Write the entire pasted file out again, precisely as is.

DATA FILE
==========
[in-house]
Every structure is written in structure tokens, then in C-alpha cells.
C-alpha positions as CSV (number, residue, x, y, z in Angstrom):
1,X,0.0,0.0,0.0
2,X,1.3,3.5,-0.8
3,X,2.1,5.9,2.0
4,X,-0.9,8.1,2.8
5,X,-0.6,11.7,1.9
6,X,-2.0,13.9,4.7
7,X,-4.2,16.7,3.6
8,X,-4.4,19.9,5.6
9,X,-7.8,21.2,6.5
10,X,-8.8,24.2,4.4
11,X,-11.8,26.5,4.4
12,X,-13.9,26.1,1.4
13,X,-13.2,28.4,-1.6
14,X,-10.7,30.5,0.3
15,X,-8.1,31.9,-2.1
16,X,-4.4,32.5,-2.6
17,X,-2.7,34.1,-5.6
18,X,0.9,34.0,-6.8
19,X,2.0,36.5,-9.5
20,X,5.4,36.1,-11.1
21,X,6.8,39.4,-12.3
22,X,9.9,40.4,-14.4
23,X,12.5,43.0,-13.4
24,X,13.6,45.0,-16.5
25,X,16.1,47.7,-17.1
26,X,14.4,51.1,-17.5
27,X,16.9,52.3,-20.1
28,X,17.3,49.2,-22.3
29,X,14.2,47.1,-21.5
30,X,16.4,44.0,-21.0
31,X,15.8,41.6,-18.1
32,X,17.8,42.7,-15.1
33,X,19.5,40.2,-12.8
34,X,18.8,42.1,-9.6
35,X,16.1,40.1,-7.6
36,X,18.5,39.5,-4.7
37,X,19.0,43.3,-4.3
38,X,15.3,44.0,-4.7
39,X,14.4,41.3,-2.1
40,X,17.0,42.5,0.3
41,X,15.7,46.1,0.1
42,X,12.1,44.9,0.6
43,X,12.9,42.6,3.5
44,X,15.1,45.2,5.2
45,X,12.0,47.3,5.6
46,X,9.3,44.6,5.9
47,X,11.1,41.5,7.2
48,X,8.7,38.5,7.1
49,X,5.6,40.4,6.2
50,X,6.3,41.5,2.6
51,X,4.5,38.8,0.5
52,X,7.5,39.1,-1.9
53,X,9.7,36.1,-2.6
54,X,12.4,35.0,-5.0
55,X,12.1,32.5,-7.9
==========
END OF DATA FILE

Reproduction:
[in-house]
Every structure is written in structure tokens, then in C-alpha cells.
C-alpha positions as CSV (number, residue, x, y, z in Angstrom):
1,X,0.0,0.0,0.0
2,X,1.3,3.5,-0.8
3,X,2.1,5.9,2.0
4,X,-0.9,8.1,2.8
5,X,-0.6,11.7,1.9
6,X,-2.0,13.9,4.7
7,X,-4.2,16.7,3.6
8,X,-4.4,19.9,5.6
9,X,-7.8,21.2,6.5
10,X,-8.8,24.2,4.4
11,X,-11.8,26.5,4.4
12,X,-13.9,26.1,1.4
13,X,-13.2,28.4,-1.6
14,X,-10.7,30.5,0.3
15,X,-8.1,31.9,-2.1
16,X,-4.4,32.5,-2.6
17,X,-2.7,34.1,-5.6
18,X,0.9,34.0,-6.8
19,X,2.0,36.5,-9.5
20,X,5.4,36.1,-11.1
21,X,6.8,39.4,-12.3
22,X,9.9,40.4,-14.4
23,X,12.5,43.0,-13.4
24,X,13.6,45.0,-16.5
25,X,16.1,47.7,-17.1
26,X,14.4,51.1,-17.5
27,X,16.9,52.3,-20.1
28,X,17.3,49.2,-22.3
29,X,14.2,47.1,-21.5
30,X,16.4,44.0,-21.0
31,X,15.8,41.6,-18.1
32,X,17.8,42.7,-15.1
33,X,19.5,40.2,-12.8
34,X,18.8,42.1,-9.6
35,X,16.1,40.1,-7.6
36,X,18.5,39.5,-4.7
37,X,19.0,43.3,-4.3
38,X,15.3,44.0,-4.7
39,X,14.4,41.3,-2.1
40,X,17.0,42.5,0.3
41,X,15.7,46.1,0.1
42,X,12.1,44.9,0.6
43,X,12.9,42.6,3.5
44,X,15.1,45.2,5.2
45,X,12.0,47.3,5.6
46,X,9.3,44.6,5.9
47,X,11.1,41.5,7.2
48,X,8.7,38.5,7.1
49,X,5.6,40.4,6.2
50,X,6.3,41.5,2.6
51,X,4.5,38.8,0.5
52,X,7.5,39.1,-1.9
53,X,9.7,36.1,-2.6
54,X,12.4,35.0,-5.0
55,X,12.1,32.5,-7.9